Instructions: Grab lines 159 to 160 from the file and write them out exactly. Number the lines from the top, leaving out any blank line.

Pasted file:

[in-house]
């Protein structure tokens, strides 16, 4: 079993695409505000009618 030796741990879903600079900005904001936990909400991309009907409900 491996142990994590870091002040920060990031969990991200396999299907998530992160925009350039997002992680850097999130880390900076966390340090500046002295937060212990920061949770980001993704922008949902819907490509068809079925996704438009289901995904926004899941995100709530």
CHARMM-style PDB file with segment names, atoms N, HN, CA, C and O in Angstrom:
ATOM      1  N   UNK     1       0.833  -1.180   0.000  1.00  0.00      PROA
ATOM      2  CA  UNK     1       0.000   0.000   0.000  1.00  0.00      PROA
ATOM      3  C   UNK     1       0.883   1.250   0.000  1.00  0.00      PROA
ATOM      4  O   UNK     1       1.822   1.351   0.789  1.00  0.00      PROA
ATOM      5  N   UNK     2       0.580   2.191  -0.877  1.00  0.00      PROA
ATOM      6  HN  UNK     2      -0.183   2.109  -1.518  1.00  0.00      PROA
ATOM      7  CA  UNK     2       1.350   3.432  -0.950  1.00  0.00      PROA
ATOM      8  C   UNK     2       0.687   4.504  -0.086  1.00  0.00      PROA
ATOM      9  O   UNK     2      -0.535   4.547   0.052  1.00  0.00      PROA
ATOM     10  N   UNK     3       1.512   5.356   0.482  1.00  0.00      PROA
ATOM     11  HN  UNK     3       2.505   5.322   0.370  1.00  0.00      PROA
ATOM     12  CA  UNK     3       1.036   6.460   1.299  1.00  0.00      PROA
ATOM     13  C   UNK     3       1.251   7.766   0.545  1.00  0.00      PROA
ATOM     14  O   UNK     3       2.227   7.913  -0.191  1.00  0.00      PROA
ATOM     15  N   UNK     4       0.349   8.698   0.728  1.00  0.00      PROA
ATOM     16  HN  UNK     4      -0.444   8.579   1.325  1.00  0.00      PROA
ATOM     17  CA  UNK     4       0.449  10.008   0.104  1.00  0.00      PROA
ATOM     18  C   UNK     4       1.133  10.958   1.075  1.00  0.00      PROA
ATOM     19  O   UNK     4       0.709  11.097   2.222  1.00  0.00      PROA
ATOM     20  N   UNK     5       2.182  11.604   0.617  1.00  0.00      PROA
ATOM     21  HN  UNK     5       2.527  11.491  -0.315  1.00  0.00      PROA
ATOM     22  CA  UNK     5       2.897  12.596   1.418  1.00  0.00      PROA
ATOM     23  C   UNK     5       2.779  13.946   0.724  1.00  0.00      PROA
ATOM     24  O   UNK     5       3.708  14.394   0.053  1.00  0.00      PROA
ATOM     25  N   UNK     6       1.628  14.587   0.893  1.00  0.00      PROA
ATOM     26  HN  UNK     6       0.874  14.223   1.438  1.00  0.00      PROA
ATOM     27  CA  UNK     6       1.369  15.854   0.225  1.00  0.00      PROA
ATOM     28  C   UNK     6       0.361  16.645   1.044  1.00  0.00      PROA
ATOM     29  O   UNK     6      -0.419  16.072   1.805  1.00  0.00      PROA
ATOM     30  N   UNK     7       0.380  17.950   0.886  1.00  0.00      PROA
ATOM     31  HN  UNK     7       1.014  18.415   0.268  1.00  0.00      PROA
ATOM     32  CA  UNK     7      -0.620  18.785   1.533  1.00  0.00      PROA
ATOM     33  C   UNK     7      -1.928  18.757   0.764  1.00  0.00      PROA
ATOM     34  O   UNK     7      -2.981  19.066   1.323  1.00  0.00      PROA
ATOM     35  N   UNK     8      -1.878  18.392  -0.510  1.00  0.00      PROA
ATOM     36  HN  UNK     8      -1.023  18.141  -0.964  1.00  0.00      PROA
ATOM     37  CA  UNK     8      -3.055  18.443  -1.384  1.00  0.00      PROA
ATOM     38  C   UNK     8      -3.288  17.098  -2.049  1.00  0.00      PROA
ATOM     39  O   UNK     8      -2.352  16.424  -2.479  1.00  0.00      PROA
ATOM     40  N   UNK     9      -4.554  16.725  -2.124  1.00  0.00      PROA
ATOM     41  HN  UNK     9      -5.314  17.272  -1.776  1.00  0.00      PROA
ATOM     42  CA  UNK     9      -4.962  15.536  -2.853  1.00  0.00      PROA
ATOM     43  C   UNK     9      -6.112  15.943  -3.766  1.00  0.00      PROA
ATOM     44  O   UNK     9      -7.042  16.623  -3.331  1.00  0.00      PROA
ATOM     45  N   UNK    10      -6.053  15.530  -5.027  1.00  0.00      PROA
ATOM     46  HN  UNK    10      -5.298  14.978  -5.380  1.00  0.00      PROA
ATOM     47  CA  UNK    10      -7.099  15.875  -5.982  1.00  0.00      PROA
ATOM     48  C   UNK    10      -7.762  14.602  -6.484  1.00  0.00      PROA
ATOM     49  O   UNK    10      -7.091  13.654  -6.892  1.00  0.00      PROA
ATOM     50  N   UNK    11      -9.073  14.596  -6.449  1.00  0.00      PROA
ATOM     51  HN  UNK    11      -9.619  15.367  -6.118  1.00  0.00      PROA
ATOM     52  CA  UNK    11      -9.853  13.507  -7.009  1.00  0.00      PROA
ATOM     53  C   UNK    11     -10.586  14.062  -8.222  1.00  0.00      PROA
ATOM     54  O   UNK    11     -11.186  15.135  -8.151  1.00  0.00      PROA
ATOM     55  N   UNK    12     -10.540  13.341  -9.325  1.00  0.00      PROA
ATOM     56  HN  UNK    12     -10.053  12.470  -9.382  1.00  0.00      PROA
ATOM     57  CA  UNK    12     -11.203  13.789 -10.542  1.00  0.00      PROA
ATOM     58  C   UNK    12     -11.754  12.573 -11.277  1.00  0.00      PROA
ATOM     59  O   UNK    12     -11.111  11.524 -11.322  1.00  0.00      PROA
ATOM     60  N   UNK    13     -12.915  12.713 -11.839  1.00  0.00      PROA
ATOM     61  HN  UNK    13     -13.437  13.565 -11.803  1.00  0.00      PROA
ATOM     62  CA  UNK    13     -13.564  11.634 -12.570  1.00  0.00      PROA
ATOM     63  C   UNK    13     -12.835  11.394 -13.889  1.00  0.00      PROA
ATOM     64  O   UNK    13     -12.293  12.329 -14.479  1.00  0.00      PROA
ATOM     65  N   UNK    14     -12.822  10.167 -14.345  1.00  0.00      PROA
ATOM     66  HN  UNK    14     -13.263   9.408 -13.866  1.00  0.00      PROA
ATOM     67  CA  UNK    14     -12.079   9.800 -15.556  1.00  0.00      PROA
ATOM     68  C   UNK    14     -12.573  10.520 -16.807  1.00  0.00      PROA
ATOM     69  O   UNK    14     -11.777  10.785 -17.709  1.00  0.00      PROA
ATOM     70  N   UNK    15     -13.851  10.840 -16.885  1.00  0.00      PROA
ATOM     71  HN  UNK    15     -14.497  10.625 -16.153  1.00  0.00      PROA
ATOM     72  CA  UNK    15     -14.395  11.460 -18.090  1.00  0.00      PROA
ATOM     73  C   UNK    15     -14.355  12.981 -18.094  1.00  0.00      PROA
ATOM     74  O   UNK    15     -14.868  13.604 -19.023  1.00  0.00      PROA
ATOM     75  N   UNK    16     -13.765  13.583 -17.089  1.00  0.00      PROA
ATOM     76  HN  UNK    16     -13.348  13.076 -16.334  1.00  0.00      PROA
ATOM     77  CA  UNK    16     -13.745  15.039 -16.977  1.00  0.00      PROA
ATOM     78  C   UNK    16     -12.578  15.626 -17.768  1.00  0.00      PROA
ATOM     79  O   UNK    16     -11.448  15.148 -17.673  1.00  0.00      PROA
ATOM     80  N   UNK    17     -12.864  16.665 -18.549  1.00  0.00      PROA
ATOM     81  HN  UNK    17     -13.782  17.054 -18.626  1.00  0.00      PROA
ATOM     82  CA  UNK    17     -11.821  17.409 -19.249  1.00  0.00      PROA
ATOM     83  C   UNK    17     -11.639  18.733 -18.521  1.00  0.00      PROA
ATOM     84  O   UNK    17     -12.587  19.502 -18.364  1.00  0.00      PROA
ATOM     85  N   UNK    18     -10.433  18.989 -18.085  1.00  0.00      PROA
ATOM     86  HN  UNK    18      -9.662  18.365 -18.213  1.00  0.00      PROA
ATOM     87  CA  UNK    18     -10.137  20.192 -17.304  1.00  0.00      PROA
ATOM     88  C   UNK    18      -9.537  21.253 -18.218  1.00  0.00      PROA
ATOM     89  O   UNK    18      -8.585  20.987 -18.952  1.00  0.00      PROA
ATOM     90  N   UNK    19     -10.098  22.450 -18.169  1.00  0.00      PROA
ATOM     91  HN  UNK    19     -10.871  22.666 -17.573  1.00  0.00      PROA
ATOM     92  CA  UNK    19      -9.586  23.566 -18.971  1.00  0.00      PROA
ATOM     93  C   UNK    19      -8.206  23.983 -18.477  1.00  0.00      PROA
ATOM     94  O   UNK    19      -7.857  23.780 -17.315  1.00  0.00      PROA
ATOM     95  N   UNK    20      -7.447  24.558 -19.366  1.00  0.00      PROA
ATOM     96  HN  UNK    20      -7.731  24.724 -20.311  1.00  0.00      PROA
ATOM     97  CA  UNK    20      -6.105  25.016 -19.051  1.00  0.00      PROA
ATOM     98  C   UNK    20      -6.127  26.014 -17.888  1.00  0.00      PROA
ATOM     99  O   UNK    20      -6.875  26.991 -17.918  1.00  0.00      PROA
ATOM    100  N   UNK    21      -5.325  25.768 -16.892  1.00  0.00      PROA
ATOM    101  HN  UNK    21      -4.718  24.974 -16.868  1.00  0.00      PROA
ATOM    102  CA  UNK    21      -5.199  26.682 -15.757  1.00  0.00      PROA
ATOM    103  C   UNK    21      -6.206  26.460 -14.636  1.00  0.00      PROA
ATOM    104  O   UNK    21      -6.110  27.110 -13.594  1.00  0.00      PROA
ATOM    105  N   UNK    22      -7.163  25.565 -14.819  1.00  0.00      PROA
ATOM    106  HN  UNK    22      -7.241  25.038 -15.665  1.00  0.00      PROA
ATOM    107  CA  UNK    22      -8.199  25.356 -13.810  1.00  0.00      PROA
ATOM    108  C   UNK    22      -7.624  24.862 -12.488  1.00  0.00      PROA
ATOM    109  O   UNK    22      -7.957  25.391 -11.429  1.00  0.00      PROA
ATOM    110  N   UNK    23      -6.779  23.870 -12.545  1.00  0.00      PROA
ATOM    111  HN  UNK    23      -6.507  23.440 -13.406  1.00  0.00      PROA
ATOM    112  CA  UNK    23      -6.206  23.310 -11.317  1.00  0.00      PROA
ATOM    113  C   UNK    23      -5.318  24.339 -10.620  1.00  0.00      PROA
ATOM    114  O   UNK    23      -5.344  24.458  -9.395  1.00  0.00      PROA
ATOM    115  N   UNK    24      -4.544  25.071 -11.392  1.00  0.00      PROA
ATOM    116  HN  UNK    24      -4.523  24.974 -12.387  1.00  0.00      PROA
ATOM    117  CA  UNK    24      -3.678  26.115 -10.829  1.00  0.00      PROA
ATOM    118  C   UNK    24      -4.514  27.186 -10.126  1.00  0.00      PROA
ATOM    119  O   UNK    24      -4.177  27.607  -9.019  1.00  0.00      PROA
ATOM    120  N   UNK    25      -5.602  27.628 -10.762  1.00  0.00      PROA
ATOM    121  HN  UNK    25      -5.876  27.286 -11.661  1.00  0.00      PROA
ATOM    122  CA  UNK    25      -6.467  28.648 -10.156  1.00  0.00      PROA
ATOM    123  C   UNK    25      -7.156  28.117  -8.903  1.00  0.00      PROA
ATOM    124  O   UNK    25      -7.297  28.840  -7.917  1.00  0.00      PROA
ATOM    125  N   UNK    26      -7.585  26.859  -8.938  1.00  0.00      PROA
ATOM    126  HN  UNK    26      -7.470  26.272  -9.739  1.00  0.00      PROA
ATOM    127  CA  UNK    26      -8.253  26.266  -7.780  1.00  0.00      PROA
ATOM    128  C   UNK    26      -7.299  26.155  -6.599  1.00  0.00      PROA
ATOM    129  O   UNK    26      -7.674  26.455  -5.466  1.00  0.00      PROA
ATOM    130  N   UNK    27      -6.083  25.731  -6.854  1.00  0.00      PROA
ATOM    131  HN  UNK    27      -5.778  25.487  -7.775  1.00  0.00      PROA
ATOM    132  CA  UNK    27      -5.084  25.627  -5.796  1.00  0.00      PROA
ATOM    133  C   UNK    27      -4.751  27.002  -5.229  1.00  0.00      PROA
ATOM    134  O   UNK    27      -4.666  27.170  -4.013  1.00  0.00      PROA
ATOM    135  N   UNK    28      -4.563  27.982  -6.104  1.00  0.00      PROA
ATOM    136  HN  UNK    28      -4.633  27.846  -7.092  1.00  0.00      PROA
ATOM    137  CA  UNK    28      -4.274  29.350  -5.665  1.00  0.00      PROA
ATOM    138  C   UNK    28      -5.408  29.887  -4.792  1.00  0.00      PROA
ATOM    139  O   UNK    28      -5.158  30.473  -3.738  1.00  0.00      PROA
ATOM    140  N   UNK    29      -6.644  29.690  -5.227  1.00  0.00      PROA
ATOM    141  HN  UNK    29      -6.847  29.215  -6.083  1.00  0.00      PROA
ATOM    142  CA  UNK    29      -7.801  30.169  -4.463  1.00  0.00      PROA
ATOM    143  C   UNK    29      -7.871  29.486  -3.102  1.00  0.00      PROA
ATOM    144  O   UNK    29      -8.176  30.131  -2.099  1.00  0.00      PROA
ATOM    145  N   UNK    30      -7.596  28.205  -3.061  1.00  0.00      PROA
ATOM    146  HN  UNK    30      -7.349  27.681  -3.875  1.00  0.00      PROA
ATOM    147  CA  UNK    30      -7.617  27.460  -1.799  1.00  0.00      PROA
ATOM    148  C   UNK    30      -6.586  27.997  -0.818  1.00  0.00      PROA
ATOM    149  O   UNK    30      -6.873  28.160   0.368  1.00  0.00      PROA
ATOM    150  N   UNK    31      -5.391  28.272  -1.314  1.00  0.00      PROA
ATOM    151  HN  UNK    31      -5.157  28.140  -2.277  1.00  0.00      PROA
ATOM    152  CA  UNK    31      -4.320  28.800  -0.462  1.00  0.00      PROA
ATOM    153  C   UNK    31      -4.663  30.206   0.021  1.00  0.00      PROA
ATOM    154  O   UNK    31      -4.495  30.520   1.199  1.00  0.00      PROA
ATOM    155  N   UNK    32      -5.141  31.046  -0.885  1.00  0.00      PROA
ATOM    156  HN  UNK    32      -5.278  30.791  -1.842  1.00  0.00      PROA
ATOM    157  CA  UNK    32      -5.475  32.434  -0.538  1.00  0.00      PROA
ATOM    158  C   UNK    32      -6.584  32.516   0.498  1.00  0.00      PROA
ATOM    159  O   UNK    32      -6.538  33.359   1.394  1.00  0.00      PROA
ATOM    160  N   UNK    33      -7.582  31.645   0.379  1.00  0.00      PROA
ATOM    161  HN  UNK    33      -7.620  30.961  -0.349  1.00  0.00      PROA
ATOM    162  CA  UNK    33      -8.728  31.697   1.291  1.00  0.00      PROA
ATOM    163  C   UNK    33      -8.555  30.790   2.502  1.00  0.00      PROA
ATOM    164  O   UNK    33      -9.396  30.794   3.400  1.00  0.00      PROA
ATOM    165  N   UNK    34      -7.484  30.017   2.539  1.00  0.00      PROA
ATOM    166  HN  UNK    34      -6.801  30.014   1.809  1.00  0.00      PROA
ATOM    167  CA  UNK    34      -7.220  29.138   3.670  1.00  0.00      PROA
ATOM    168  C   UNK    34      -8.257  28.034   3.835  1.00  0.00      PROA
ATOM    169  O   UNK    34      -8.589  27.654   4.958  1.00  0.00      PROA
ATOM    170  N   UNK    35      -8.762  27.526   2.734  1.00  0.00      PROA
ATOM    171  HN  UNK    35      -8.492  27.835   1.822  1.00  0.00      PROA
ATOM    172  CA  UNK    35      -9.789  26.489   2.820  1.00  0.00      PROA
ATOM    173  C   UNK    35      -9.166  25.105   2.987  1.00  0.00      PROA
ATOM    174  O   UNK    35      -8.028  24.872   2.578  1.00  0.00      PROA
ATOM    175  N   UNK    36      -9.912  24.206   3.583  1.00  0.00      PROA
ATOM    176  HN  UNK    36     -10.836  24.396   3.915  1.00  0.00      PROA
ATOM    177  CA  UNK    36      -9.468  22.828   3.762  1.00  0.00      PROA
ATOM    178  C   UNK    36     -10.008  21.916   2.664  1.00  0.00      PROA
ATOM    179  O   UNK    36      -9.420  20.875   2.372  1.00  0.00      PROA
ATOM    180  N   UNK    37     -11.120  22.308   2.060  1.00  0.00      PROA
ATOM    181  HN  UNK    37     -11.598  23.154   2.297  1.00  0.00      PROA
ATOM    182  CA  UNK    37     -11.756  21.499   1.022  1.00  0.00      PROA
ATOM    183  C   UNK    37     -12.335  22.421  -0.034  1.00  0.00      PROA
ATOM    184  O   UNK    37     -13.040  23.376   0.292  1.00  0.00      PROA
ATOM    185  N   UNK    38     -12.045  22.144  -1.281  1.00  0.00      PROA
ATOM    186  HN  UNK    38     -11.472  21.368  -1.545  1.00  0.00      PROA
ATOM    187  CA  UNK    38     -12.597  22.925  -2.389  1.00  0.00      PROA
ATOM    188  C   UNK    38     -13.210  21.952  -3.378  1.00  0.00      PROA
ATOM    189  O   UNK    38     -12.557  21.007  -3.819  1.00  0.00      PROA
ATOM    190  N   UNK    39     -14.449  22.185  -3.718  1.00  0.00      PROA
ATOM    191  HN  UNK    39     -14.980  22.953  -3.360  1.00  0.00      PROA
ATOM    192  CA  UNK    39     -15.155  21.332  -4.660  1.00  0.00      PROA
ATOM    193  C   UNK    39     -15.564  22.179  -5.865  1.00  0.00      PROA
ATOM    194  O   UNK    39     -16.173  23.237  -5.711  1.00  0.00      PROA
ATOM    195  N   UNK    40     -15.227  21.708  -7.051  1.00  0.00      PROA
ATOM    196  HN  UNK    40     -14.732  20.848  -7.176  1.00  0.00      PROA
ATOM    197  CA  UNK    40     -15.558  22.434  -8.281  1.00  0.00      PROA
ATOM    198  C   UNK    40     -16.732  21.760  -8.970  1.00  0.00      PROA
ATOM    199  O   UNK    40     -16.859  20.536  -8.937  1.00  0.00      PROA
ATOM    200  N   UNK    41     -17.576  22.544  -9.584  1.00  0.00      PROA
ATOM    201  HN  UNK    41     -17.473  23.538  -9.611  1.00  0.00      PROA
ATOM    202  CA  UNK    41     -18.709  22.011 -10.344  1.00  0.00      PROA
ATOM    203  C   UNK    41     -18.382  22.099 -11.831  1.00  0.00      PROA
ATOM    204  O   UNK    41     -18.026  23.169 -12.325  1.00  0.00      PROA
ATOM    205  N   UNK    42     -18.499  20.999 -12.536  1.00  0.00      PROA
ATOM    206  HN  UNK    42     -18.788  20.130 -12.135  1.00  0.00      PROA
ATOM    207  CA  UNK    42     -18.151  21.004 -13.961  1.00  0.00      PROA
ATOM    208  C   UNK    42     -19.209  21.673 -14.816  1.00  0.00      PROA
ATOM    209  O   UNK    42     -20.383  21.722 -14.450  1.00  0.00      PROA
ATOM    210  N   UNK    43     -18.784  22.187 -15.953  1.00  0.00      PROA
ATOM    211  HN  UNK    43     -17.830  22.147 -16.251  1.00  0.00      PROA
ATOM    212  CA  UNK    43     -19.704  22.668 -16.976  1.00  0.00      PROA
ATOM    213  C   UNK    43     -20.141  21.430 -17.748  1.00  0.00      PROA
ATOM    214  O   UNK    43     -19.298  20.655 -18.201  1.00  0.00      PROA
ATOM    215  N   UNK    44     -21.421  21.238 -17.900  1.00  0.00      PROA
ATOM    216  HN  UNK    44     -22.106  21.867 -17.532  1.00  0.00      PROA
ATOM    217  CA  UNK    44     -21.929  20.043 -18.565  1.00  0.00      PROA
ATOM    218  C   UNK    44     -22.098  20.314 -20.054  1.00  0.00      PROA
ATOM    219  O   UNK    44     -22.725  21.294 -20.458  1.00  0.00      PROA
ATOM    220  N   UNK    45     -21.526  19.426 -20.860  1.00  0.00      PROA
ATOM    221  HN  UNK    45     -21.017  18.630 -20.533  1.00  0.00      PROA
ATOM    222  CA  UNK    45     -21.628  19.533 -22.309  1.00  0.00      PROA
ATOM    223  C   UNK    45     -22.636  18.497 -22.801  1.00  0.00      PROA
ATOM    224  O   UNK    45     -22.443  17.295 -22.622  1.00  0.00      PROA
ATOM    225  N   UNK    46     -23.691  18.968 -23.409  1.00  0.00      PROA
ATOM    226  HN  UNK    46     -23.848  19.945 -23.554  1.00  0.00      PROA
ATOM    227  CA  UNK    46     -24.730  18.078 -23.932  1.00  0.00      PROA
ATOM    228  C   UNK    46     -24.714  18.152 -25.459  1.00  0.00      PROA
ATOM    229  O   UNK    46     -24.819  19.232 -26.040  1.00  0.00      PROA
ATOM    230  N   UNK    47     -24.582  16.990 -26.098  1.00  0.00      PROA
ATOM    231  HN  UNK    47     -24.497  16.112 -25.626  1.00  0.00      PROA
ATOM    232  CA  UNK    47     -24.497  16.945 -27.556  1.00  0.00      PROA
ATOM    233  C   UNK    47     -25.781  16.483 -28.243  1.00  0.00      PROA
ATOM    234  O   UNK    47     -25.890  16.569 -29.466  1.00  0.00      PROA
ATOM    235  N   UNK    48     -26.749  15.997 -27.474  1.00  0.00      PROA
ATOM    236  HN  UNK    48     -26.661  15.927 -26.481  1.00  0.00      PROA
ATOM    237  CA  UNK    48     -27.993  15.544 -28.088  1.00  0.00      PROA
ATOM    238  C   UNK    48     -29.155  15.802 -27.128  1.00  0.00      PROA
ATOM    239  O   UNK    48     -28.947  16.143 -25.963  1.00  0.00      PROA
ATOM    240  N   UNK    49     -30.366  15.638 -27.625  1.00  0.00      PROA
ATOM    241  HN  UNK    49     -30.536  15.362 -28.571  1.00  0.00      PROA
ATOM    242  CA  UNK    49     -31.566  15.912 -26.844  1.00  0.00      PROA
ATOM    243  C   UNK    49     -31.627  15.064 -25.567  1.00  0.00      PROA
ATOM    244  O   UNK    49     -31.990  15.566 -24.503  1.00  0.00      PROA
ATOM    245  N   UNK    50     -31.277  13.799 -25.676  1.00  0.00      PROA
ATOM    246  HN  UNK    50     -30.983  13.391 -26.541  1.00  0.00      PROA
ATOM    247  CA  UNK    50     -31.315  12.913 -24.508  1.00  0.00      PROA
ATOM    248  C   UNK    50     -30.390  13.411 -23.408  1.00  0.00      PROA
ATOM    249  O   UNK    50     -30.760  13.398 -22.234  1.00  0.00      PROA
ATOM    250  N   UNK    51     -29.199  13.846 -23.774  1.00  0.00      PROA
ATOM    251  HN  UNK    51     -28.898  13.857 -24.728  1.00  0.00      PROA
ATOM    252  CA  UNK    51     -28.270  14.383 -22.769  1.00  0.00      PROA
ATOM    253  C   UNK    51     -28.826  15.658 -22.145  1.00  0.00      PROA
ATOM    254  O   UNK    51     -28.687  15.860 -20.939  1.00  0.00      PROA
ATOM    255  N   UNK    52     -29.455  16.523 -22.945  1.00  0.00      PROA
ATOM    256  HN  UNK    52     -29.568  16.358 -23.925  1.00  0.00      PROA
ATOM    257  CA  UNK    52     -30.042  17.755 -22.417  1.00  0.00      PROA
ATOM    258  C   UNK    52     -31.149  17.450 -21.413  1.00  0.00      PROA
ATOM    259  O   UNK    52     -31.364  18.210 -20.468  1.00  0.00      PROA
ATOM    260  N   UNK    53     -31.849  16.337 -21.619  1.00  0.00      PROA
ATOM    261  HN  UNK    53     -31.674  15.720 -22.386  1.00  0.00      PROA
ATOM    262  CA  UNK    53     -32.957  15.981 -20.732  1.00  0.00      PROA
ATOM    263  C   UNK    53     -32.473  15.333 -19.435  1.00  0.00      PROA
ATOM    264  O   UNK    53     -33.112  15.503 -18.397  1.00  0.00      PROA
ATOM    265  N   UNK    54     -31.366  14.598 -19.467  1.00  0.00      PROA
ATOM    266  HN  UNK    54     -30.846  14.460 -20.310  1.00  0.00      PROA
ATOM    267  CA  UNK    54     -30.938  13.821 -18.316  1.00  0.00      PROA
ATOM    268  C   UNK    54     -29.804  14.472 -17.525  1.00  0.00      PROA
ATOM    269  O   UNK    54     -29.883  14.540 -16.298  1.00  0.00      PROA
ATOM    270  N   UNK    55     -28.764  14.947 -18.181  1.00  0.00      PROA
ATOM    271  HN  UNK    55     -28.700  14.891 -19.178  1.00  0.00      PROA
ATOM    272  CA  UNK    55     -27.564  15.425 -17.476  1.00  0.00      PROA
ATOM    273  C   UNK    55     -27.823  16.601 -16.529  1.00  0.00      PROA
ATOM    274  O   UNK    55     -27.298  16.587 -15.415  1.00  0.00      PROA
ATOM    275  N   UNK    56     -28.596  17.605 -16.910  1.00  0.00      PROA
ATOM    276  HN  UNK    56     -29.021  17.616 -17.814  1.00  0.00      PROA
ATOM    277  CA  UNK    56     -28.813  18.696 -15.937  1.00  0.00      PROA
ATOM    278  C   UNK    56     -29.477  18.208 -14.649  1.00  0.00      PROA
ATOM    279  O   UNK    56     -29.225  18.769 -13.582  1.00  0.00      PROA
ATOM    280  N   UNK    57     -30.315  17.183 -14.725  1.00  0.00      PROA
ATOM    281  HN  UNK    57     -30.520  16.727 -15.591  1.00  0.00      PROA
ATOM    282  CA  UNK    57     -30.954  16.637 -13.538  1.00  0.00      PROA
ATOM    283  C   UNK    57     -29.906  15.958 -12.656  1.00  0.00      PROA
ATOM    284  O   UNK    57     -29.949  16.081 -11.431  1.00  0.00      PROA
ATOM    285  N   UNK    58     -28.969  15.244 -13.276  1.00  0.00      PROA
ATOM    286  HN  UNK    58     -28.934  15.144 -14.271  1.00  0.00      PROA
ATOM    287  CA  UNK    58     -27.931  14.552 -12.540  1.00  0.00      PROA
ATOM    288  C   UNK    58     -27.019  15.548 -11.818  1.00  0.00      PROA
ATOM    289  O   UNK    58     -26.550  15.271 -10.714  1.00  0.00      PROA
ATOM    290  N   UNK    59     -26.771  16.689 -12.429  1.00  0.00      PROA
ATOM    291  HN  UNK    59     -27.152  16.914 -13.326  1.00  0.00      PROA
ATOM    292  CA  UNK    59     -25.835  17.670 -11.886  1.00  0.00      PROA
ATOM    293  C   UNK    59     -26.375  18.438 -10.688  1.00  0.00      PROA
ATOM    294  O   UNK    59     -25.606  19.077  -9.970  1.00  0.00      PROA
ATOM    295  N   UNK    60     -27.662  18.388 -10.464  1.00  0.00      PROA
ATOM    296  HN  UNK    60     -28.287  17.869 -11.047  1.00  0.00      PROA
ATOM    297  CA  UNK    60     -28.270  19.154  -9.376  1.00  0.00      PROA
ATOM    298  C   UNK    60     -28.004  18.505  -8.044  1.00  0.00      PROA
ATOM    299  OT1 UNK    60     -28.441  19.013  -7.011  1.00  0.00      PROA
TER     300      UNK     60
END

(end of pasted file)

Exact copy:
ATOM    156  HN  UNK    32      -5.278  30.791  -1.842  1.00  0.00      PROA
ATOM    157  CA  UNK    32      -5.475  32.434  -0.538  1.00  0.00      PROA